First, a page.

Electrons orbit the nucleus (like planets orbit the sun) in what are referred to as energy levels or shells. However, unlike the planets’ orbits, the shells also contain subshells and the subshells consist of orbitals. Electrons enter the available orbitals in order of increasing energy, and increasing distance from the nucleus. Ordinarily an energy level or shell is filled to capacity before the next one starts to fill. The first energy level can hold a maximum of two electrons. Below is a chart of the first four energy levels showing the maximum number of electrons allowed in that level or shell. These numbers are obtained from the formula 2n2 where n represents the energy level 1,2,3 etc.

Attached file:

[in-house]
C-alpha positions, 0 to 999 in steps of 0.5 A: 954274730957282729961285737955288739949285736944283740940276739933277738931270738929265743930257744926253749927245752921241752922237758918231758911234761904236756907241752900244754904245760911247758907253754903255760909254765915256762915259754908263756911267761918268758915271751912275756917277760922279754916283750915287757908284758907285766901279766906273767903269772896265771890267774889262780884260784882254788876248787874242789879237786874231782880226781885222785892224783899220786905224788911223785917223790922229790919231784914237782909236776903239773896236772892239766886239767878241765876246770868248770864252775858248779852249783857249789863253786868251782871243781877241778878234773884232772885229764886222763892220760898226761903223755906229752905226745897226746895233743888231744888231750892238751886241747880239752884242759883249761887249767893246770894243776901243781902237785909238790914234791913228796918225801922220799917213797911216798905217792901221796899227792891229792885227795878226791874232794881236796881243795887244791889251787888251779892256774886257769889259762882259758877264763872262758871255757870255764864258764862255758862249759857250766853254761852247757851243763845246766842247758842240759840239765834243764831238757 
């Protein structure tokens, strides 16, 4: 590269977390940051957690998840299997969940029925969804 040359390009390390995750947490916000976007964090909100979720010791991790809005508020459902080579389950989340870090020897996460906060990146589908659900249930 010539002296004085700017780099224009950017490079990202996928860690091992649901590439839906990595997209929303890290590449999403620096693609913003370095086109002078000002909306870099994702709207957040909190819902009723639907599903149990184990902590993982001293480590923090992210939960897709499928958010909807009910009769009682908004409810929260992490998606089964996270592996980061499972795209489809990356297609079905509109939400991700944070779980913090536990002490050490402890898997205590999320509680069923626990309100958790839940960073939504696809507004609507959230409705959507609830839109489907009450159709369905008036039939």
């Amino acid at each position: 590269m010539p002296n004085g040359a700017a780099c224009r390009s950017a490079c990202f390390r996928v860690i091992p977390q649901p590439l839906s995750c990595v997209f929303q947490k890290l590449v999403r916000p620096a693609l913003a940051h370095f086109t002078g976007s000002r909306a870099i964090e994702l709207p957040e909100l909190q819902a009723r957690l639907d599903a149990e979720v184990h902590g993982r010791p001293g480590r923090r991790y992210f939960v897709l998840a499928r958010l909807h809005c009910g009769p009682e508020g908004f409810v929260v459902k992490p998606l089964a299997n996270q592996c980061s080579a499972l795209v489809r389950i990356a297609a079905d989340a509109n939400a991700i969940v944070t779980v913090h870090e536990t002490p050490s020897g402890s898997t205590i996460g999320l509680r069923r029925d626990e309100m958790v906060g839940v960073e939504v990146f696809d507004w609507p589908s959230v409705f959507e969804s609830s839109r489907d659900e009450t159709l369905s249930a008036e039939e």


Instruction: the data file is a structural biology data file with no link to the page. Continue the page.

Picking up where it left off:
Total number of electrons in level

So if we examine the electron configuration of Neon, which has atomic number 10 (so therefore 10 electrons) there would be two electrons in the first energy level, and then the remaining eight would be placed in the second energy level. See the diagram below (colour added for emphasis on energy levels). Note that for lightweight atoms, there will not be enough electrons to completely fill the third level but for heavier atoms this will occur. For example, calcium with atomic number 20 will have this configuration in the first 4 energy levels: 2, 8, 8, 2 electrons. But for bromine, with atomic number 35, there are enough electrons to completely fill the 3rd shell. The electron configuration is: 2, 8, 18, 7 electrons.